If you have a painful swelling in your eyelid, you may be suffering from a stye. These pus-filled abscesses can develop on either the outer or inner surface of your eyelid and are typically caused by a bacterial infection. A stye won’t cause any vision problems, but can be painful and is often unsightly. Given time, styes usually disappear without medical treatment, but you can take action to relieve the symptoms and encourage the stye to disappear.
Make a warm compress by immersing a clean cloth or flannel in warm water, advises NHS Choices. Be careful not to use water that is too hot. Squeeze out the excess water and hold the compress against your eye for between five and 10 minutes. Repeat the process three or four times a day. The warmth will encourage the stye to release pus and once this happens it is likely to rapidly improve.
Prevent potential complications by keeping the area around your eye clean and free from any crusted pus. Sunderland Eye Infirmary's Directorate of Opthamology suggest using water and cotton wool balls for this. Boil some water and allow it to cool until it is lukewarm. Immerse a cotton wool ball in the water and squeeze out the excess liquid before running the ball across your closed eyelid. Throw the used ball away before repeating the action with fresh balls until any crustiness has been removed. Never wipe more than once with the same cotton wool ball.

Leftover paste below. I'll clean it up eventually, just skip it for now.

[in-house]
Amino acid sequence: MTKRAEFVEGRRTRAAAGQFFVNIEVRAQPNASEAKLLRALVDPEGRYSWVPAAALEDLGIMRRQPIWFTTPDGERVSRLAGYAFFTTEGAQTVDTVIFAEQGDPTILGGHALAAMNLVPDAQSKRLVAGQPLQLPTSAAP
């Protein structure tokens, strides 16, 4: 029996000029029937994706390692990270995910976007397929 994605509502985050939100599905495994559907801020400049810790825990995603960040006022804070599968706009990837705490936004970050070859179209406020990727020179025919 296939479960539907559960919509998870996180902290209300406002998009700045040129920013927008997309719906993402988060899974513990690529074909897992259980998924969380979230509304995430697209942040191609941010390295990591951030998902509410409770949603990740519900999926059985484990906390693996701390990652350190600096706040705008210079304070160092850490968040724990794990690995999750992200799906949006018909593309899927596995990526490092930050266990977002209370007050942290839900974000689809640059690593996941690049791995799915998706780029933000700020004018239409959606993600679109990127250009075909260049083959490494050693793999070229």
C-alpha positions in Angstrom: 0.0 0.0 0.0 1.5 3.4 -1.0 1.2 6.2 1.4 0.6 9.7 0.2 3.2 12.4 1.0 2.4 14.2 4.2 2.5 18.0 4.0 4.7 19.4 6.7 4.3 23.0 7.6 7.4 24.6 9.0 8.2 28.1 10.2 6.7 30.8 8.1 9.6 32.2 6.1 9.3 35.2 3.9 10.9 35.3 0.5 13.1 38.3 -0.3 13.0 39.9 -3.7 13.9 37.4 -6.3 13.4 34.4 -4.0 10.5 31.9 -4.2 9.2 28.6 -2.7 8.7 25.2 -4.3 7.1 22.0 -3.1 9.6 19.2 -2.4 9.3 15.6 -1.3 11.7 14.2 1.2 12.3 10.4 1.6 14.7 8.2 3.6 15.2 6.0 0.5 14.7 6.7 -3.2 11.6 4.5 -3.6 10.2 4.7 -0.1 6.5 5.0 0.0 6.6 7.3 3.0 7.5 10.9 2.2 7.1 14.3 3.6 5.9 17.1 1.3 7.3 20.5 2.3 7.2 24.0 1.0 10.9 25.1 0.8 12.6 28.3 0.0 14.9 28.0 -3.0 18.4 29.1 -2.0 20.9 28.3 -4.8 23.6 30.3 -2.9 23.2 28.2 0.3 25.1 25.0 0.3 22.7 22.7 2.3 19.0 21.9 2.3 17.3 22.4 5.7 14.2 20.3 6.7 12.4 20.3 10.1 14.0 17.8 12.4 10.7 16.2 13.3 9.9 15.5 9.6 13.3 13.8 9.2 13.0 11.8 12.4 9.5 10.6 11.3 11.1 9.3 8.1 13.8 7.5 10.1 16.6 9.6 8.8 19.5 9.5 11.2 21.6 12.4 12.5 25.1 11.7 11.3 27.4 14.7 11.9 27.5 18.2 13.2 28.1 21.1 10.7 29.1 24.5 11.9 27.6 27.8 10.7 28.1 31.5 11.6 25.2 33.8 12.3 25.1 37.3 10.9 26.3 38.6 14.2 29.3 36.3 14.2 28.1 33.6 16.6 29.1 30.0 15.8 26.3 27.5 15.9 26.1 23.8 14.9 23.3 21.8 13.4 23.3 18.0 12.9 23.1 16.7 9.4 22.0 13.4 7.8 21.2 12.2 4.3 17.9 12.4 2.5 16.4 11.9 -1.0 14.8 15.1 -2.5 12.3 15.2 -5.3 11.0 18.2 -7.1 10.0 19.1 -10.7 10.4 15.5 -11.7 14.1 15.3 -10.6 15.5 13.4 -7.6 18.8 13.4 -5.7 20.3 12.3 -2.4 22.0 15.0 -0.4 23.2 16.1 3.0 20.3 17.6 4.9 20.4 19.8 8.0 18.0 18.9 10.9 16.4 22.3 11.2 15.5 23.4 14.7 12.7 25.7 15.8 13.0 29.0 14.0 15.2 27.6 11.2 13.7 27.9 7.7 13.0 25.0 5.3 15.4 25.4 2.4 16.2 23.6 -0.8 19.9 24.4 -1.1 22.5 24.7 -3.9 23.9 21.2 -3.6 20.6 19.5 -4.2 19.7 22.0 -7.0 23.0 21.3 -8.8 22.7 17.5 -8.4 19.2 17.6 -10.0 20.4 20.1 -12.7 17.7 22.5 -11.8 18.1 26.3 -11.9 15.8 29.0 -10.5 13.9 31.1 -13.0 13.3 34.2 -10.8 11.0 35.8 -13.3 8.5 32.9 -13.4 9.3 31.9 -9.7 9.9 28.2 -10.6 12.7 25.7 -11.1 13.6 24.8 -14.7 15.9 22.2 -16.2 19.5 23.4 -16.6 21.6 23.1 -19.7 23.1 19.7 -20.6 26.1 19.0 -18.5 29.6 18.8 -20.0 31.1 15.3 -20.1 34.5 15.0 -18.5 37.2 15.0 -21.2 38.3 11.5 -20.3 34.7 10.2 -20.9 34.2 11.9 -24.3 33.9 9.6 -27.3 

Take a painkiller such as ibuprofen or paracetamol if the stye is particularly painful. Pain is more likely if the stye is on the inner surface of your eyelid. If you currently take any other medication, use a painkiller that is safe to combine with your medication. For example, ibuprofen is not recommended for anyone with known heart, liver or kidney problems, asthma or any other allergies.
Visit your doctor if the stye is very painful or fails to clear up. Sometimes styes can lead to infections of the eyelash follicle which your doctor may be able to relieve by removing the eyelash and giving you a course of antibiotics. Alternatively he may be able to release pus by puncturing the stye with a needle under local anesthetic. You should never attempt to do this yourself.
To reduce the chance of a stye coming back, maintain good eye hygiene by keeping the area around your eyes clean. You can use a warm compress or a cotton wool bud with water and baby shampoo for this, suggests private healthcare provider BUPA, but ensure you use a different compress or bud for each eye to avoid spreading bacteria from one eye to the other.